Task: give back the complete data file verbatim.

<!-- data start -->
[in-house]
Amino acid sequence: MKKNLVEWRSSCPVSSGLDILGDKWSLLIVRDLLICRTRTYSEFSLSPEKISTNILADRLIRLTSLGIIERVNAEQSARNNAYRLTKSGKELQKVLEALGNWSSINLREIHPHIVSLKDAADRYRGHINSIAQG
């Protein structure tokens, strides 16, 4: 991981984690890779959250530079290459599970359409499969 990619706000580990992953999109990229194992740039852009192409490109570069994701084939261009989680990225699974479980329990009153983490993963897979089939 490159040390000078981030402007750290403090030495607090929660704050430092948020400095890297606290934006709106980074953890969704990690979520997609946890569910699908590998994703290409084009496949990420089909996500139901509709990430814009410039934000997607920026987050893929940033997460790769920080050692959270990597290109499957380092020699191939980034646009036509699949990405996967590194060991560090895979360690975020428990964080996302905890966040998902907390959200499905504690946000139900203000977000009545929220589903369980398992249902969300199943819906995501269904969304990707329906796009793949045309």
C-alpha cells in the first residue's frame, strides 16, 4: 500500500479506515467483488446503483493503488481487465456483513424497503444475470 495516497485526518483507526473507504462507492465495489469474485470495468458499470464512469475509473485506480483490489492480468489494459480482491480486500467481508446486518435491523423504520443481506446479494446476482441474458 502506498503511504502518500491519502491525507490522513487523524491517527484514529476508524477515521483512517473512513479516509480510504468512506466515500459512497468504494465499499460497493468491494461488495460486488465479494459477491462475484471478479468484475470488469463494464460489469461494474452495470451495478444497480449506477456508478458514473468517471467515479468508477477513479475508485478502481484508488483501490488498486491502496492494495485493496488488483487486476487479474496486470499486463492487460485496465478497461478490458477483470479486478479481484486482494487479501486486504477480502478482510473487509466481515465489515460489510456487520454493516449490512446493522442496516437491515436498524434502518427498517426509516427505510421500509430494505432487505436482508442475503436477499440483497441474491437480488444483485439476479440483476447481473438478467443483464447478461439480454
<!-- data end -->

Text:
[in-house]
Amino acid sequence: MKKNLVEWRSSCPVSSGLDILGDKWSLLIVRDLLICRTRTYSEFSLSPEKISTNILADRLIRLTSLGIIERVNAEQSARNNAYRLTKSGKELQKVLEALGNWSSINLREIHPHIVSLKDAADRYRGHINSIAQG
């Protein structure tokens, strides 16, 4: 991981984690890779959250530079290459599970359409499969 990619706000580990992953999109990229194992740039852009192409490109570069994701084939261009989680990225699974479980329990009153983490993963897979089939 490159040390000078981030402007750290403090030495607090929660704050430092948020400095890297606290934006709106980074953890969704990690979520997609946890569910699908590998994703290409084009496949990420089909996500139901509709990430814009410039934000997607920026987050893929940033997460790769920080050692959270990597290109499957380092020699191939980034646009036509699949990405996967590194060991560090895979360690975020428990964080996302905890966040998902907390959200499905504690946000139900203000977000009545929220589903369980398992249902969300199943819906995501269904969304990707329906796009793949045309």
C-alpha cells in the first residue's frame, strides 16, 4: 500500500479506515467483488446503483493503488481487465456483513424497503444475470 495516497485526518483507526473507504462507492465495489469474485470495468458499470464512469475509473485506480483490489492480468489494459480482491480486500467481508446486518435491523423504520443481506446479494446476482441474458 502506498503511504502518500491519502491525507490522513487523524491517527484514529476508524477515521483512517473512513479516509480510504468512506466515500459512497468504494465499499460497493468491494461488495460486488465479494459477491462475484471478479468484475470488469463494464460489469461494474452495470451495478444497480449506477456508478458514473468517471467515479468508477477513479475508485478502481484508488483501490488498486491502496492494495485493496488488483487486476487479474496486470499486463492487460485496465478497461478490458477483470479486478479481484486482494487479501486486504477480502478482510473487509466481515465489515460489510456487520454493516449490512446493522442496516437491515436498524434502518427498517426509516427505510421500509430494505432487505436482508442475503436477499440483497441474491437480488444483485439476479440483476447481473438478467443483464447478461439480454